Ram loses in Dubai doubles
Israeli player loses in opening match at Dubai Open amid elaborate security.
Last Modified: 25 Feb 2009 16:51 GMT

All the controversy was over in three sets [AFP]
Protected by two bodyguards as he walked on the court, Andy Ram became the first Israeli to play in Dubai on Wednesday, losing a first-round doubles match a week after Israel's Shahar Peer was denied a visa for the women's tournament.

Despite the tight security, Ram appeared relaxed and focused once he and partner Kevin Ullyett of Zimbabwe began the match against Marat Safin of Russia and Spain's David Ferrer at the Dubai Tennis Championships.

The fourth-seeded Ram and Ullyet fell 6-3, 2-6, 10-8.

Tight security

Spectators had to leave their belongings outside, and metal detectors were set up outside the court.

There were no protests or incidents, with about 100 spectators watching the match on an outside court.

Ram did not hold a news conference after the match, but organisers issued a transcript of comments made to a pool reporter.

"It was obviously something big, history here, what's been done, the first Israeli coming to play sport in Dubai,'' Ram said.

"I fought for something really, really big and coming here was something big because it showed that we should not involve sports with politics.''

Ram was granted special permission late last week to play in Dubai after Peer was barred from entering the country to play in the women's tournament.

Controversial times

At the time, organisers cited security concerns for the decision, which prompted widespread protests and pressure to allow Ram to compete.

"It was different. It was an experience for me,'' Ram said.

"They did everything possible to secure me ... Coming to the court, obviously with a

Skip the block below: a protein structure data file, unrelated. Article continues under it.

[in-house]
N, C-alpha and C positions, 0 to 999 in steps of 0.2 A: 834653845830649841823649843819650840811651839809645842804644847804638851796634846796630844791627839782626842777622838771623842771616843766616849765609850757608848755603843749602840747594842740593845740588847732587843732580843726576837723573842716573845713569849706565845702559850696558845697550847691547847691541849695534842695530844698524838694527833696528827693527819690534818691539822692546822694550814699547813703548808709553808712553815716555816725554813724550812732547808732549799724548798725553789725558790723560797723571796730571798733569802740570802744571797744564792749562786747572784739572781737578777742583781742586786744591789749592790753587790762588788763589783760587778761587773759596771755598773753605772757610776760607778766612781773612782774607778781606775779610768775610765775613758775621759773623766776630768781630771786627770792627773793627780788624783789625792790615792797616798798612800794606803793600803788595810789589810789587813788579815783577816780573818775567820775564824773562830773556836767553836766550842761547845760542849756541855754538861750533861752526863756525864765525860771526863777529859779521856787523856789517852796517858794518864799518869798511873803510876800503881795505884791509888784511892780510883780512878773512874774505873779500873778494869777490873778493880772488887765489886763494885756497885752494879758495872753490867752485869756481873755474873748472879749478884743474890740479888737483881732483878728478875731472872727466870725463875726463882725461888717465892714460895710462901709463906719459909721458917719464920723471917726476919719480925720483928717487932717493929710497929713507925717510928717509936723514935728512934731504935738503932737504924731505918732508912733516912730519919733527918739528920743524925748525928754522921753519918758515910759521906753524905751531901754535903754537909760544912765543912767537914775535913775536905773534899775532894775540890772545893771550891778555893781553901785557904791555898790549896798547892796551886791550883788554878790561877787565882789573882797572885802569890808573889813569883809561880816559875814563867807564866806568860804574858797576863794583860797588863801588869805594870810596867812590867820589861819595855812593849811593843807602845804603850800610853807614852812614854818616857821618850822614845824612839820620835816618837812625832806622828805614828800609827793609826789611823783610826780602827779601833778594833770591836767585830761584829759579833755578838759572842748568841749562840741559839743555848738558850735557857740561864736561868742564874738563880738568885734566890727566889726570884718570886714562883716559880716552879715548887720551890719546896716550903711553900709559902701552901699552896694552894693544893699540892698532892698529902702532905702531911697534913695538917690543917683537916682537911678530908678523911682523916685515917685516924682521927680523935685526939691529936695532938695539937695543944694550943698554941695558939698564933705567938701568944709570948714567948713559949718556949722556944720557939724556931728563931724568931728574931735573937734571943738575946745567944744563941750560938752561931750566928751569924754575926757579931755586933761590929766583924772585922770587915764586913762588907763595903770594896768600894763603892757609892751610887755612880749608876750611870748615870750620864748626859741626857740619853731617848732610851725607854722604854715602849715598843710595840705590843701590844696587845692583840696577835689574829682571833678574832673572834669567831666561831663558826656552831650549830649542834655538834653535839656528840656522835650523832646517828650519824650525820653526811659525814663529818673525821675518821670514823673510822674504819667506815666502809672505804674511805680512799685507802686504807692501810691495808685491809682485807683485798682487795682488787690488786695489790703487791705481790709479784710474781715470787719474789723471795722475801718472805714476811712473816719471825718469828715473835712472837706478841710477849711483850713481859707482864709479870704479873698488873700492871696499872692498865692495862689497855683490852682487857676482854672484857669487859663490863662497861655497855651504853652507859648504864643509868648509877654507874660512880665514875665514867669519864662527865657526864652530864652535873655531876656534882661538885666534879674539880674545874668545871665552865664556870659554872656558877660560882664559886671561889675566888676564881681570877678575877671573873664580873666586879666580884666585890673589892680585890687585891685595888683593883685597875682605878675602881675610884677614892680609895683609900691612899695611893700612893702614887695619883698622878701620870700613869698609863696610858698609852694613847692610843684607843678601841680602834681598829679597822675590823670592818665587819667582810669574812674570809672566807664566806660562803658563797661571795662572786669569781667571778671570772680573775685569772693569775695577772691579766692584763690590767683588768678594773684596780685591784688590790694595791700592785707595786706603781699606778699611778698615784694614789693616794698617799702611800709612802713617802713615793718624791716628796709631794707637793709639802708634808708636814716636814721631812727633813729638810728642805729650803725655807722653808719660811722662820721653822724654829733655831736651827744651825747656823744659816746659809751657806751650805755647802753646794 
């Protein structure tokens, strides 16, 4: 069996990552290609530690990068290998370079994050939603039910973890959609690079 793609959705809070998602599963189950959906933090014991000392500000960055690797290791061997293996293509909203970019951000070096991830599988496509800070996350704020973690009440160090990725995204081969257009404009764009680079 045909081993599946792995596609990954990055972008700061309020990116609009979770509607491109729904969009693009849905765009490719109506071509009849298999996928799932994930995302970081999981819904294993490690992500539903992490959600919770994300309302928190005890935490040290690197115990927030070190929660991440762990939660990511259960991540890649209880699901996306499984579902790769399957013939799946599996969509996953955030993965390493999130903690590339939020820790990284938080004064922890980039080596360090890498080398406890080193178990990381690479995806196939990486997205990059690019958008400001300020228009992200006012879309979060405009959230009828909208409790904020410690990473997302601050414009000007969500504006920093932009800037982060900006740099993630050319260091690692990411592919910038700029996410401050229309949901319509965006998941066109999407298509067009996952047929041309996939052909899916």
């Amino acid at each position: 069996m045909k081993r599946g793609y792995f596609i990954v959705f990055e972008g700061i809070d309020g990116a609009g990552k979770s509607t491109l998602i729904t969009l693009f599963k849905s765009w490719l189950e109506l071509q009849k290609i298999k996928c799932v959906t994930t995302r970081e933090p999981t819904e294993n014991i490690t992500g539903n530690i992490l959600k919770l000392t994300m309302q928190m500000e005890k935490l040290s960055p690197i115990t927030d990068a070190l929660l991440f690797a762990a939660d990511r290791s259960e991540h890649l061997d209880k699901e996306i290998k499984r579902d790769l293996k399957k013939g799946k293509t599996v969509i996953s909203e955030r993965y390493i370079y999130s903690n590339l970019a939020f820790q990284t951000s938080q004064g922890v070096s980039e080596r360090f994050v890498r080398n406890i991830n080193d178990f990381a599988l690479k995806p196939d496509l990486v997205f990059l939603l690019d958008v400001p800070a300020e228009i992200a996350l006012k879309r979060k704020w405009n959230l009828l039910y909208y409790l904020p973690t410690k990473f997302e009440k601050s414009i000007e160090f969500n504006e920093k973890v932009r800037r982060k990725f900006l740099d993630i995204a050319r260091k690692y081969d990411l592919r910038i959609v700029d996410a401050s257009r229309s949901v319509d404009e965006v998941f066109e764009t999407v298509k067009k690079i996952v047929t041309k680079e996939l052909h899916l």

couple of bodyguards, was nice.

"I felt like, OK, as soon as we start the match, hitting the first shot to warm up, I was thinking tactics and concentrating to win the match, but it did not happen today.''

Ram said he was received well in Dubai and did not encounter any hostility.

"Not at all really,'' he said. "From the first moment I arrived to the airport, (they) took me to the hotel, (treated) me very good. (I) went out...obviously with the body guards, the guys were watching me. Just really, they let me feel very comfortable.''

The small stand around the court was about three-quarters full.

"A few people were supporting him because of the controversy, but apart from that, it was just another tennis match,'' said Matt Nickels, a Dubai-based retail company employee from Britain.

Elaborate security was in place at the tournament [AFP]
Diplomatic wrangling

The United Arab Emirates has no diplomatic relationship with Israel, but Israelis with dual citizenship have entered the country for international sporting and business events using second-country passports.

On some occasions, Israeli passport holders have been allowed entry for meetings held by the United Nations or other international agencies.

Dubai tournament organisers said Peer was denied an opportunity to play in the women's event because they feared fan anger over Israel's recent military offensive in Gaza.

The WTA fined organisers a record $300,000 last week and the UAE granted a permit to Ram to play in this week's men's tournament.

Ram's next brush with politics is not far away.

Swedish organisers of next week's Davis Cup match between Sweden and Israel decided the teams will play without spectators in Malmo.

Organisers said they opted for the closed-door policy because anti-Israeli demonstrations are expected.

"When I heard about the decision playing without crowd, that freaked me out,'' Ram said.

"This is really something bad I think, and there's nothing I can do about it.''

Ram was chosen for the Israeli Davis Cup team on Tuesday, along with Dudi Sela, Harel Levy and Noam Okun.

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